In last week’s post about the Rainbow Veggie Platter, I included a recipe for homemade hummus dip. Truthfully, I don’t think I’ve ever had any kind of hummus other than homemade. My sister makes the best hummus dip on the planet (the Creamy Hummus dip is her recipe), and the hummus served in restaurants never looked quite the same, so I’ve never tried it. I often find that store bought hummus, or that found at restaurants, looks grey and goopey compared to the homemade version. This week I decided it was time to actually buy a container of store bought hummus and test it out compared to homemade, even if it meant eating grey goop! I say all of that to give you some idea of the very non-objective attitude I had coming into this comparison, so you can take that into account when reading this post.
Having never bought store bought hummus before, I was relieved to see only brand on offer at my local Safeway so that I didn’t have to decide what brand to buy! I left the store with a 9 ounce package of Otria hummus, found in the produce section. I had three testers for this comparison and we made a whole meal of two bowls of hummus, a heap of homemade crackers and some veggies. See how the store bought hummus compared to homemade below my sister’s recipe for Creamy Hummus. The recipe below is double amount from my previous post because we ate this as a whole meal instead of as part of an appetizer tray, but other than that it is the same recipe as the one on my Rainbow Veggie Platter post.
Creamy Hummus Dip
Tahini is a paste made from sesame seeds that has a similar consistency to peanut butter. It can often be found at health food stores or Middle Eastern markets but you can also buy it on amazon.com. If you don’t have tahini, I’ve heard that substituting the same amount of unsweetened peanut butter and adding a drizzle of sesame oil works, but I have not tried it myself.
Adapted from www.cookinglight.com
Makes 1 cup
1/2 cup water
1/4 cup tahini
2 garlic cloves, minced
1/4 cup fresh lemon juice (juice from one medium lemon)
1 Tablespoon olive oil
1/2 teaspoon ground cumin
1/2 teaspoon kosher salt
Pinch freshly ground black pepper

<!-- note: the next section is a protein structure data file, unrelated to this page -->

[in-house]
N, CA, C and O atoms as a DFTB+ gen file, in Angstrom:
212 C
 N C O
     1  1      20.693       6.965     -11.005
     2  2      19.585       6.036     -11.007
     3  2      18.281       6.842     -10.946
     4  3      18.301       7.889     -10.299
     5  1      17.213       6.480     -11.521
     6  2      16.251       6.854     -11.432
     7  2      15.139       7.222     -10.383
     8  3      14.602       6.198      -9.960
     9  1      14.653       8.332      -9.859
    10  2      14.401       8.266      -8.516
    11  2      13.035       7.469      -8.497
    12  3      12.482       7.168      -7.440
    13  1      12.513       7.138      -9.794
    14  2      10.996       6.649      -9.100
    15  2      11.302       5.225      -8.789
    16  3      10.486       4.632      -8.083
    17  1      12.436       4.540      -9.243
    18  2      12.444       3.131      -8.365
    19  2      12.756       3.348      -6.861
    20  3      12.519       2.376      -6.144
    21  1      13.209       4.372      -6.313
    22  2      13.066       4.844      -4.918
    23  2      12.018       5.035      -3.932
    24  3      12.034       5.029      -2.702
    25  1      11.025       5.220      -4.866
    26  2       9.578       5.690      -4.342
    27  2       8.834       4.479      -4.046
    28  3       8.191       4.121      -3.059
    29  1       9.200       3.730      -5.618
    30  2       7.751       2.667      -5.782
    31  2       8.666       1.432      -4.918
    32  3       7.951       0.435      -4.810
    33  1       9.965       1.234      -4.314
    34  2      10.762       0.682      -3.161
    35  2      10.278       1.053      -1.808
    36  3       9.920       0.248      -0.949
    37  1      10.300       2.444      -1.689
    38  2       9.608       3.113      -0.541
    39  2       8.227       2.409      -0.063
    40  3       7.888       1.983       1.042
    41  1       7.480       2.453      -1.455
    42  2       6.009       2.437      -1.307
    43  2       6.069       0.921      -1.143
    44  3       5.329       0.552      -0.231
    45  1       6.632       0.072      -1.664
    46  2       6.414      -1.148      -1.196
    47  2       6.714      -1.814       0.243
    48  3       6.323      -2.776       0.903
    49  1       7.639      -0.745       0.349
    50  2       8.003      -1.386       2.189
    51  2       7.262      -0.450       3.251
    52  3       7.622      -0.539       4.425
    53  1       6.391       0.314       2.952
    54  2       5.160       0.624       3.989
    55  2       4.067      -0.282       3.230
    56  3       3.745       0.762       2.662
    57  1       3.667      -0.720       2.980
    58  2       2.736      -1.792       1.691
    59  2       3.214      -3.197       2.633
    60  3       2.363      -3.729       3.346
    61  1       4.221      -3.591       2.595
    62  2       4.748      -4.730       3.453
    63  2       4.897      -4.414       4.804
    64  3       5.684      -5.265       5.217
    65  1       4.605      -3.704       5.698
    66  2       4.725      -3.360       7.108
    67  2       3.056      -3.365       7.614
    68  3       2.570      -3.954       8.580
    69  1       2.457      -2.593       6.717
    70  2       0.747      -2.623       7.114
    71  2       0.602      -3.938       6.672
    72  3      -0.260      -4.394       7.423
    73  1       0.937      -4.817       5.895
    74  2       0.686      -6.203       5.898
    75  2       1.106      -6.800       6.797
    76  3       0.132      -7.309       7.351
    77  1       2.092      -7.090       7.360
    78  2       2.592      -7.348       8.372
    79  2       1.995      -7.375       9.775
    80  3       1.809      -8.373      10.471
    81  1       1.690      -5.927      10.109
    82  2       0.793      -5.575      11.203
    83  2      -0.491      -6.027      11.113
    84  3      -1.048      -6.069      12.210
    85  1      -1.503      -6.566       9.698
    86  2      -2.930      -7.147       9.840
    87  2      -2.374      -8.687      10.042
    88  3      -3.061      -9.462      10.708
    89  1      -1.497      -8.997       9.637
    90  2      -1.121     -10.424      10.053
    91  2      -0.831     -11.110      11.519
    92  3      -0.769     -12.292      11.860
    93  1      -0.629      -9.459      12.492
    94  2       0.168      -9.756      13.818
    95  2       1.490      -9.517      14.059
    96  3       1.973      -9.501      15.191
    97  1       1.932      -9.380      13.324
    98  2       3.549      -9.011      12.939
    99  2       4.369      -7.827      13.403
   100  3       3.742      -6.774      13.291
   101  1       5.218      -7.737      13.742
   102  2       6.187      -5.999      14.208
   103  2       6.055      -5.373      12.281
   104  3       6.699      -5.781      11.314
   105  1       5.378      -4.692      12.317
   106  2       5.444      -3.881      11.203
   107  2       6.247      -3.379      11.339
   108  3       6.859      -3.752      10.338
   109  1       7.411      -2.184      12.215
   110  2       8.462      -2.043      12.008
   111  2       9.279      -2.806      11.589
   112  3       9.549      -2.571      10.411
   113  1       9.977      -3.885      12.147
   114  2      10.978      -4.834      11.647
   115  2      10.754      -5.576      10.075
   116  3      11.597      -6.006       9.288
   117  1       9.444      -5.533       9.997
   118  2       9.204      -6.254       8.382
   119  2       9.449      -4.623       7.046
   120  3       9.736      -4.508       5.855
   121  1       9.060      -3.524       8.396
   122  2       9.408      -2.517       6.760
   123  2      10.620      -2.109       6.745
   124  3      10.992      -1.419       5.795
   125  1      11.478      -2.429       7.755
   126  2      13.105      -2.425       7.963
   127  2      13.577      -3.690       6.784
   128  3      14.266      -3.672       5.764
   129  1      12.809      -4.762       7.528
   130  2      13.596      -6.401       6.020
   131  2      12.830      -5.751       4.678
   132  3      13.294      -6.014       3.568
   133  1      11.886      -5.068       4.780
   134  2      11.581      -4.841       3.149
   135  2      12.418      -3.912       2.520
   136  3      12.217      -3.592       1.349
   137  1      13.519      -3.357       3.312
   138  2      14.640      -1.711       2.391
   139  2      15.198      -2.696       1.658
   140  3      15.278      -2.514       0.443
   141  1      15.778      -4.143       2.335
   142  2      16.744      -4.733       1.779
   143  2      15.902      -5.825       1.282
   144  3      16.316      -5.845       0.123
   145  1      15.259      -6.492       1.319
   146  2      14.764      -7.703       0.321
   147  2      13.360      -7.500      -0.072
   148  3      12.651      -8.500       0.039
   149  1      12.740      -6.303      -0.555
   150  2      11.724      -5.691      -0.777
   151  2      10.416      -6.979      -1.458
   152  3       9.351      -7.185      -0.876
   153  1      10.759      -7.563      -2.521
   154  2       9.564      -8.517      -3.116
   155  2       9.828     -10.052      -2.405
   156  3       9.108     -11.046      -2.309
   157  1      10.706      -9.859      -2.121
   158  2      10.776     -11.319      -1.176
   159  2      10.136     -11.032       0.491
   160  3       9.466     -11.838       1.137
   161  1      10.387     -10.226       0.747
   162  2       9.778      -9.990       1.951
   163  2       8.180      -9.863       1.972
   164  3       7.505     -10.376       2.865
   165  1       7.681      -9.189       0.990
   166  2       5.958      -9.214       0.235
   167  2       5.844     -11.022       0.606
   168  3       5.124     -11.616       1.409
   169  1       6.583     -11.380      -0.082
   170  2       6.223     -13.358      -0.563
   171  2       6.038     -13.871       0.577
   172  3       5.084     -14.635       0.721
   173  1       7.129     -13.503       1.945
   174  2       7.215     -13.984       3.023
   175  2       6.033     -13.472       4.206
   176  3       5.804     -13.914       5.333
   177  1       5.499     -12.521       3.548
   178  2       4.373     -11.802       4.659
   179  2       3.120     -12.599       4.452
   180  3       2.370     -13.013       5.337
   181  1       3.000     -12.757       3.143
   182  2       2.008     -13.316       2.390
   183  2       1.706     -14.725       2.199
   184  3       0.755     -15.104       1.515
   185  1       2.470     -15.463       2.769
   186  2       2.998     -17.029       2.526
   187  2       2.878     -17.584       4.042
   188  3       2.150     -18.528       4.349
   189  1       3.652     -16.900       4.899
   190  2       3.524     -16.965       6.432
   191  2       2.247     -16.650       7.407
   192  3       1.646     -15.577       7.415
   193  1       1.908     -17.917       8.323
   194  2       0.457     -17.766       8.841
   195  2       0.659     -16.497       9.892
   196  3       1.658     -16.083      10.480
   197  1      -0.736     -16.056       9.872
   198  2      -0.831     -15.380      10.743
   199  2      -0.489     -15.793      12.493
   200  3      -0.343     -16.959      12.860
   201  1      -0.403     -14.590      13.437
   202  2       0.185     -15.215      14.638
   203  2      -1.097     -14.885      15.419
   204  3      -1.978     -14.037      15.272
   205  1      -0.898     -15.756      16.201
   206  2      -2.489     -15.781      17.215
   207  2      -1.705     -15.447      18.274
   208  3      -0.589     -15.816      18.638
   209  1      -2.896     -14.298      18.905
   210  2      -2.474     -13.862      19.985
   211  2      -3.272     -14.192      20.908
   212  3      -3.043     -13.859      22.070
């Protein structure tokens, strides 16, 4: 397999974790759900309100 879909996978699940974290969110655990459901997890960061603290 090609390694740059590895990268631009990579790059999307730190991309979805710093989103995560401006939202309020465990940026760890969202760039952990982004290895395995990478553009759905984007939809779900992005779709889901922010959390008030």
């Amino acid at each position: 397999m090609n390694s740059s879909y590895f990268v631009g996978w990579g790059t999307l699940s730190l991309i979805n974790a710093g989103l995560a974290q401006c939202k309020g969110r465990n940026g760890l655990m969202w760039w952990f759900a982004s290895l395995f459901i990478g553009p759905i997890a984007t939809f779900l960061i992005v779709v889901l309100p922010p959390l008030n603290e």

1 19-ounce can chickpeas, rinsed and drained
Place all the ingredients into a food processor or blender and process until smooth, scraping down the sides a few times.
After buying my first container of store bought hummus, I was pleased to note that the ingredients looked very similar to the ones used in homemade hummus and this made me somewhat optimistic about how it would taste. However, upon opening the container and decanting some into a bowl, I became more skeptical. The hummus had a pale, super-smooth appearance that hinted at gloppy blandness. This hunch was supported by the opinions of all three of us during the taste test. The store bought hummus had a bitter, metallic flavor and the texture was slightly gummy, or “gluey”, as my sister described it.
The homemade hummus also cost less than the store bought variety, coming at $1.05 per cup as compared to $2.99 for 9 ounces (slightly more than a cup).
Of course, as with all comparisons, the results here could possibly have turned out differently if I had chosen a different brand of store bought hummus. So, please leave a comment if you have a favorite brand of hummus that you think would compare more favorably to homemade!
Bottom Line: Homemade hummus is infinitely more flavorful than store bought and has a more pleasing, natural texture. It is also extremely easy to make at home with only a few, relatively inexpensive ingredients. It’s definitely worth spending a few extra minutes to make hummus from scratch!